Selling Minnesota real estate “as-is.”

Filed in Minnesota Real Estate by on October 2, 2007 0 Comments

dumpy house

Minnesota law requires that sellers of ¬†residential Minnesota real estate must disclose in writing, and before purchase agreement, any known material defects or conditions of the property that would adversely affect the home buyer (with some limited exceptions.) Sellers must disclose any physical defect, such as environmental hazards, defective roofing, leaky basements, known presence of lead paint, wells, septic systems, etc, as well as other factors that would affect the buyer’s enjoyment of the property, human remains, or that the house is adjacent to a roadway that is scheduled to be widened, or close to a proposed expansion of airport runways that would cause air traffic to flow over the property.

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Sellers of Minnesota real estate do not need to disclose:

  • that the property was occupied by a person infected with HIV or AIDS
  • that the property was site of accidental death, suicide, or paranormal activity
  • that the property is located near a community based residential facility, “half-way” house, or close to the residence of a predatory offender (provided the seller gives the buyer notice containing information about the state predatory offender registry)

Frequently sellers state that they want to sell their ¬†Minnesota home “as-is.” I do not believe it is because they are hiding some adverse condition about the home. The seller is fearful that the buyer expects the seller to warrant future condition of the home. The seller just wants to be “done” with the transaction, and does not want to revisit it in the future.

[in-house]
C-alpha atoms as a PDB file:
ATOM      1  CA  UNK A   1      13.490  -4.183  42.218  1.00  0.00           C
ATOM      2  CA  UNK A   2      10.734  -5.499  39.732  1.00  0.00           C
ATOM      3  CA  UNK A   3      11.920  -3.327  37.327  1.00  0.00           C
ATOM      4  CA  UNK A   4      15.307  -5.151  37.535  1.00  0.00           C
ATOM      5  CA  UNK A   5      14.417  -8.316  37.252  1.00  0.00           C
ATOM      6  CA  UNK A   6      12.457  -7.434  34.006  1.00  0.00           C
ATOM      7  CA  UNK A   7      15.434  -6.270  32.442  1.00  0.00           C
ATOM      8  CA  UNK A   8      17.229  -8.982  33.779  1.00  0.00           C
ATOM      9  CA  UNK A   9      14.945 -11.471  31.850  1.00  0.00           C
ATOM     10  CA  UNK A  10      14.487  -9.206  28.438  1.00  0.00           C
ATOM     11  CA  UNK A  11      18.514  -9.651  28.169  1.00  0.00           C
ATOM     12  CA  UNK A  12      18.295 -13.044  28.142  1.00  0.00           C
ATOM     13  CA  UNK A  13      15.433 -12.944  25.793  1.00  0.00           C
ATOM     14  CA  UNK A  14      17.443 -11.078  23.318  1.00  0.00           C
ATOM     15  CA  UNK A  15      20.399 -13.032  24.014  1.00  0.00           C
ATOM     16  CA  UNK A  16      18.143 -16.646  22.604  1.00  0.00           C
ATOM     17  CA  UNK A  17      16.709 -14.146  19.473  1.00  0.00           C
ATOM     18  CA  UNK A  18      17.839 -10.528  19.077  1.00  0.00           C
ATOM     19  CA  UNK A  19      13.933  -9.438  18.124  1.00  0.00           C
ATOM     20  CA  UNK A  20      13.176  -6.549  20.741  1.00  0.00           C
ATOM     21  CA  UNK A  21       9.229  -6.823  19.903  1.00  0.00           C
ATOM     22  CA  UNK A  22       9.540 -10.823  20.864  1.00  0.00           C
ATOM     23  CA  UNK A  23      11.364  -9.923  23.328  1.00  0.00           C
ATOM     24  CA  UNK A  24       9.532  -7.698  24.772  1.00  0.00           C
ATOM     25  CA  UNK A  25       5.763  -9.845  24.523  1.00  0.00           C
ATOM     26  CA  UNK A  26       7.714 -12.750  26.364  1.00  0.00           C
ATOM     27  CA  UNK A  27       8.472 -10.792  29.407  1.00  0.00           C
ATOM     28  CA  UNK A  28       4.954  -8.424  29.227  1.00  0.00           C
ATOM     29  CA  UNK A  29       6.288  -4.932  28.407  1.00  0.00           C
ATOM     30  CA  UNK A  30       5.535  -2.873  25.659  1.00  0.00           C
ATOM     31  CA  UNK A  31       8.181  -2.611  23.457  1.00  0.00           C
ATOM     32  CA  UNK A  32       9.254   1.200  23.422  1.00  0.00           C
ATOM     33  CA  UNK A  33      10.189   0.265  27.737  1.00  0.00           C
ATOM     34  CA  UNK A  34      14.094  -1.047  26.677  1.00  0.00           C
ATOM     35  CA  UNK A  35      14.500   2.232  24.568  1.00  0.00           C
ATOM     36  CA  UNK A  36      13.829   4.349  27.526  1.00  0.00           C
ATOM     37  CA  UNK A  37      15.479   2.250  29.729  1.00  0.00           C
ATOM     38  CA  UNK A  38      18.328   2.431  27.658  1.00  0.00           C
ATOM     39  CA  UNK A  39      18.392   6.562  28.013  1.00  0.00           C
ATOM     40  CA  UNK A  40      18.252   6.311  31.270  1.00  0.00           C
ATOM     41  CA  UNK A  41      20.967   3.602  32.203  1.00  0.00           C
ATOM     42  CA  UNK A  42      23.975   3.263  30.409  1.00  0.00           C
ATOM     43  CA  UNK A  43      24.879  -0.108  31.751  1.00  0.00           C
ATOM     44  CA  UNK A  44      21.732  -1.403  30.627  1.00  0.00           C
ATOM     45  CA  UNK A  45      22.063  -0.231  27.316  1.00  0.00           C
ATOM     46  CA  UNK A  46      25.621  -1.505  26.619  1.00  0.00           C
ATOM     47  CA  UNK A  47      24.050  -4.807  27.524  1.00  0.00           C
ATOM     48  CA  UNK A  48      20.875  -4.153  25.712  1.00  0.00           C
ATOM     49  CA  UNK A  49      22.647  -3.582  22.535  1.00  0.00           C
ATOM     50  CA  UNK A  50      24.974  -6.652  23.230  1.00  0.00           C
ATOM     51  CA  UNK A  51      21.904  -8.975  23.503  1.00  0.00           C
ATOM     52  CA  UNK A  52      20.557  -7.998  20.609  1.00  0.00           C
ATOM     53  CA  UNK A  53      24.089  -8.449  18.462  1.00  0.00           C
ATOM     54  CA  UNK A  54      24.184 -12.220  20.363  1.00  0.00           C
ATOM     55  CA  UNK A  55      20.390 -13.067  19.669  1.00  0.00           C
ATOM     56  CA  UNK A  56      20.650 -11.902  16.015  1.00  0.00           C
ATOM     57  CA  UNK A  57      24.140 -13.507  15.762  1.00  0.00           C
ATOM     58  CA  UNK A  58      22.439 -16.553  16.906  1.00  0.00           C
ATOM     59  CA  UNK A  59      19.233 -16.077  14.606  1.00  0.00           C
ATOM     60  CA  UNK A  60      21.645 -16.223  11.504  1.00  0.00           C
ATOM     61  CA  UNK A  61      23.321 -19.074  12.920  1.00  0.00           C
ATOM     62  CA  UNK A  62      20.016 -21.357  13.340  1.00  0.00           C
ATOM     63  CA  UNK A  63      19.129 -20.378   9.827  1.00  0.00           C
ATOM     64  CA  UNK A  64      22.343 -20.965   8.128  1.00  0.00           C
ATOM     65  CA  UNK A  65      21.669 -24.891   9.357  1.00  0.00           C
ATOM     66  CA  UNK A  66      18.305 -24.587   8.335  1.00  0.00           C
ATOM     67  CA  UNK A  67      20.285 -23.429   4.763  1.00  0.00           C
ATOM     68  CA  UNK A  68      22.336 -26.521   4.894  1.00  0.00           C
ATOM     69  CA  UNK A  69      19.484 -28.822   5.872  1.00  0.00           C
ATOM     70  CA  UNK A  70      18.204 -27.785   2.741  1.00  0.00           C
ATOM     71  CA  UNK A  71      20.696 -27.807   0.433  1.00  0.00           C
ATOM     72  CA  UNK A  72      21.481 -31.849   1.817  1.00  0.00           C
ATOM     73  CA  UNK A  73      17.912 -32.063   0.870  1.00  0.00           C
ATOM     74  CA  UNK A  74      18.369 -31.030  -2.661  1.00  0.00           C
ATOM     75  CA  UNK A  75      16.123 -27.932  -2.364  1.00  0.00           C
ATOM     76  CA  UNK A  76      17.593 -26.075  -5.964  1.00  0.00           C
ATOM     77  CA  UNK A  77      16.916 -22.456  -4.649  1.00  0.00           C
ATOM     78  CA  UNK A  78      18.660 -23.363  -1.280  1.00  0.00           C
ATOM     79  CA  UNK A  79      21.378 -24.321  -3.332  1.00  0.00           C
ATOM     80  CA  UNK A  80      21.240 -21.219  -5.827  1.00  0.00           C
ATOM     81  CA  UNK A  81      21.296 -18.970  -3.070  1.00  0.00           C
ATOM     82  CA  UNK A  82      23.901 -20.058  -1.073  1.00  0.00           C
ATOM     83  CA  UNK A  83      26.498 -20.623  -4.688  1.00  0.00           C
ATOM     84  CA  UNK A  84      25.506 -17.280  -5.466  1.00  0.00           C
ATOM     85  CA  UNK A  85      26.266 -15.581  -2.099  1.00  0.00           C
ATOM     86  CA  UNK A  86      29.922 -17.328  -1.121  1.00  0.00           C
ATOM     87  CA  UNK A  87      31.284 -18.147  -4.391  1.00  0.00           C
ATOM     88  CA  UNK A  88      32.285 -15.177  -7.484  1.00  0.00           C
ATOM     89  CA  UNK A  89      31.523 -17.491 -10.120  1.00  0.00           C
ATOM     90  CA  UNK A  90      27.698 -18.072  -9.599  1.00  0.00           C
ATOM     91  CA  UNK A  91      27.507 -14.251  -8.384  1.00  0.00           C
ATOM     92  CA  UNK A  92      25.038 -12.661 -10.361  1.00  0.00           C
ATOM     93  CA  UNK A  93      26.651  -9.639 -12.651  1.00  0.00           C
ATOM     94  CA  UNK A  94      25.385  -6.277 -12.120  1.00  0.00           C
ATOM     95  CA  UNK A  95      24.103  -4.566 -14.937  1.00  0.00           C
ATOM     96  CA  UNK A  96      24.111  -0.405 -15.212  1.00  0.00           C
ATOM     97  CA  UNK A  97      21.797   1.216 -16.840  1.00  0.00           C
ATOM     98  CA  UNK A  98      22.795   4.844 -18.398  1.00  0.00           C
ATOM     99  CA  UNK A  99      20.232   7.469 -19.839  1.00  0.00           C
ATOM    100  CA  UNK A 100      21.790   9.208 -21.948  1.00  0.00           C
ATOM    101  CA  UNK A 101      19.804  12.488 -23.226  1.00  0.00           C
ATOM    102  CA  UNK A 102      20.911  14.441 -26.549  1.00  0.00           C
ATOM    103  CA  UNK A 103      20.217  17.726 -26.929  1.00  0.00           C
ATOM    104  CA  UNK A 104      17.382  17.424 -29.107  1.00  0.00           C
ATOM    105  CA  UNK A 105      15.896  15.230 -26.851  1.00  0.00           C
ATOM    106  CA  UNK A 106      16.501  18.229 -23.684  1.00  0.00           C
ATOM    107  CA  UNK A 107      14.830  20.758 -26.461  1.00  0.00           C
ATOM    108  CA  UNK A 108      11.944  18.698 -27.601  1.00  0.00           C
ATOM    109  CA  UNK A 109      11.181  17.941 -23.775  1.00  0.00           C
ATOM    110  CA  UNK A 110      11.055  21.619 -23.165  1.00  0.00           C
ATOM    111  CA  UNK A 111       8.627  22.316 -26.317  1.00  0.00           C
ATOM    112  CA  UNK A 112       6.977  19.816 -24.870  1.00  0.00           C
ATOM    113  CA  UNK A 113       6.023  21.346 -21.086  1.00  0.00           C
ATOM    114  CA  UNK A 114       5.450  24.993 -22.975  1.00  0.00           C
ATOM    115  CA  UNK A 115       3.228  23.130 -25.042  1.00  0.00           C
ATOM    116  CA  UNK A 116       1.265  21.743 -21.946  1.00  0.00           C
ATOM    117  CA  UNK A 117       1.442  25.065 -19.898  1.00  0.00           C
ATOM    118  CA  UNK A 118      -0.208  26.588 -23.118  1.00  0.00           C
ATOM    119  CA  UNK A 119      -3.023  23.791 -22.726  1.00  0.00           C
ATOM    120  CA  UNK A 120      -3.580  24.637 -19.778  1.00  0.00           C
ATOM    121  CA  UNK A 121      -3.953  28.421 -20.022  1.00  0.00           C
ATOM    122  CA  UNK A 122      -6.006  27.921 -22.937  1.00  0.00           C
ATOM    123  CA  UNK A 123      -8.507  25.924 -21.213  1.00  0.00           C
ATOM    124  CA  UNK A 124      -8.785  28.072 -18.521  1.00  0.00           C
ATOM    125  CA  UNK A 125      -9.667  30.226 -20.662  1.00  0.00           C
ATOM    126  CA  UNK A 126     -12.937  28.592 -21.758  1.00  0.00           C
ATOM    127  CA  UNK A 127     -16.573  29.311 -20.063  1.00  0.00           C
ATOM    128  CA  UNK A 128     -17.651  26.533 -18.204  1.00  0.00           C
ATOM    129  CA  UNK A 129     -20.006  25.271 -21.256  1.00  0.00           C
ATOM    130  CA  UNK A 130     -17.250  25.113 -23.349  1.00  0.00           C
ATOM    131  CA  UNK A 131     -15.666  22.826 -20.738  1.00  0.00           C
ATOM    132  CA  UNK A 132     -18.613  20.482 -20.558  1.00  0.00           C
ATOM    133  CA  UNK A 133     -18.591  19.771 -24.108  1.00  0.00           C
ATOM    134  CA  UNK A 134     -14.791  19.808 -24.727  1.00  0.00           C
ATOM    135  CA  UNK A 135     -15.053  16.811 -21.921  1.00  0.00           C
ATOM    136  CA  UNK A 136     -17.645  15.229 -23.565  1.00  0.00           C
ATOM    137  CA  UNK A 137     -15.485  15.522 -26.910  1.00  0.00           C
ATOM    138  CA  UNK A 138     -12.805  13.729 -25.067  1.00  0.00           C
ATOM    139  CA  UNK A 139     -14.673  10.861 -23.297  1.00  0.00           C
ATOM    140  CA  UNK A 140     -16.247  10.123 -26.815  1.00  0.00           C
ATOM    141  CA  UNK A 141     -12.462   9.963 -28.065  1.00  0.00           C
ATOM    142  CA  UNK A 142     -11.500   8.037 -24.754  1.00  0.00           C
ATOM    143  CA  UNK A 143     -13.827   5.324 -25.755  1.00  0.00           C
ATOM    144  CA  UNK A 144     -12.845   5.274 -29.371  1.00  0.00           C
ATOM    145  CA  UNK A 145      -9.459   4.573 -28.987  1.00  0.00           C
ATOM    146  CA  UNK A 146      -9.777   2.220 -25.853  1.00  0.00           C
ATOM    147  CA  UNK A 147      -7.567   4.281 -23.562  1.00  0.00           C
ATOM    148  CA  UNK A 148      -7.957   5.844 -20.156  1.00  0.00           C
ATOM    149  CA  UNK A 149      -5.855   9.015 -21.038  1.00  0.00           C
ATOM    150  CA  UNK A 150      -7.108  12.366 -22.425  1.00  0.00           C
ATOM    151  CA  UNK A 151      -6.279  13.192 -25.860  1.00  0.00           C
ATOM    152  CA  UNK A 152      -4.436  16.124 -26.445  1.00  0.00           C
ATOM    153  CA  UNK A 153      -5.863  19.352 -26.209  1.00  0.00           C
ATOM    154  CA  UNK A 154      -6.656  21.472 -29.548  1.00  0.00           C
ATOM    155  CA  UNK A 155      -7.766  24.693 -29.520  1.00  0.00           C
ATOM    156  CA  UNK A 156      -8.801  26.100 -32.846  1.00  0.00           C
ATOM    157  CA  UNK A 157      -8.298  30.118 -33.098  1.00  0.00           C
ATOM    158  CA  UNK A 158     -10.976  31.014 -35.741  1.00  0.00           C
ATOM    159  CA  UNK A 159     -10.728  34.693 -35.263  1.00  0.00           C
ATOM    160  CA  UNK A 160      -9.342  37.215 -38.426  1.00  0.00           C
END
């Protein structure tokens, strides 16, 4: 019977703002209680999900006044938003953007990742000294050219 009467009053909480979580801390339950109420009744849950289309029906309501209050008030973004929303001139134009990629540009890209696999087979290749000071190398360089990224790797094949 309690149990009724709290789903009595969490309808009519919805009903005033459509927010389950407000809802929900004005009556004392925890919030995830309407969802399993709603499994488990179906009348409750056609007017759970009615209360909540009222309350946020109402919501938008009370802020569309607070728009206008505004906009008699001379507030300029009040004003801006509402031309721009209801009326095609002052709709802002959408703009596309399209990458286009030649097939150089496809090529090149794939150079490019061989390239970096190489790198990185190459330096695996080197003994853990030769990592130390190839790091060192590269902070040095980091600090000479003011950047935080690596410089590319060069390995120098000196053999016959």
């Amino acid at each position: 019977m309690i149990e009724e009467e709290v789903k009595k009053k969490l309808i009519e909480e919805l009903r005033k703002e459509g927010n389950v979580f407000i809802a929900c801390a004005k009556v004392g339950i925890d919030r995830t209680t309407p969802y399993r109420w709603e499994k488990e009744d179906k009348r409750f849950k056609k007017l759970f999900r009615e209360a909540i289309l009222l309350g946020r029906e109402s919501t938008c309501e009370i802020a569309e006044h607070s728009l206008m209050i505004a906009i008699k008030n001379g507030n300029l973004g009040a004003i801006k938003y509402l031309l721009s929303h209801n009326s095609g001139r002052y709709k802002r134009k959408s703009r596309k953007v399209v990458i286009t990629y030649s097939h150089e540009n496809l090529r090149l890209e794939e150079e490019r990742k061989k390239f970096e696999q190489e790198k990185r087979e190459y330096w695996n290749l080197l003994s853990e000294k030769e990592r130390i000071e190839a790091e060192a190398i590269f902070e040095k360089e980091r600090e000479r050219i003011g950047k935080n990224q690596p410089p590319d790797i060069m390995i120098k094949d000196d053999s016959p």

Sometimes, sellers don’t know much about a property, and do not wish to be held accountable for any conditions of which they are unaware. This is especially true in the case of estate sales, or if the seller is a lender who has taken back a ¬†Minnesota property through foreclosure.

The solution for these sellers would seem to be the “as-is” addendum for the purchase agreement. But does this document really hold sellers harmless in all cases? Just what is this addendum all about?

The “as-is” addendum actually has very restricted language that says that the buyer will be purchasing the property in the same condition it was found at the time of purhase agreement. The addendum states that “to the extent there is a material change in the condition of the property arising between the date of purchase agreement” However, the addendum clearly states that the seller will be under no obligation to “repair or replace central air conditioning, heating, plumbing (including sewage treatment systems unless otherwise required by law,) wiring systems or wells on the property” if they fail between the time the purchase agreement was written and the day of closing.

As you can see, the purpose of the addendum is only to protect the seller if the mechanical systems mentioned above should fail between the purchase agreement date and the date of closing. The addendum also states that, with limited exceptions, that sellers are “obligated to disclose to prospective buyers all material facts of which seller is aware that could adversely and significantly affect an ordinary buyer’s use or enjoyment of the property…” The addendum is not a license for the seller to avoid disclosing adverse material facts about the property.

The Minnesota Association of REALTORS does not recommend the use of this addendum because it has not been tested in court. This post is not to be construed as legal advice and is for informational purposes only. If you need advice about the use or validity of this addendum, you should contact a licensed attorney that practices Minnesota real estate law.

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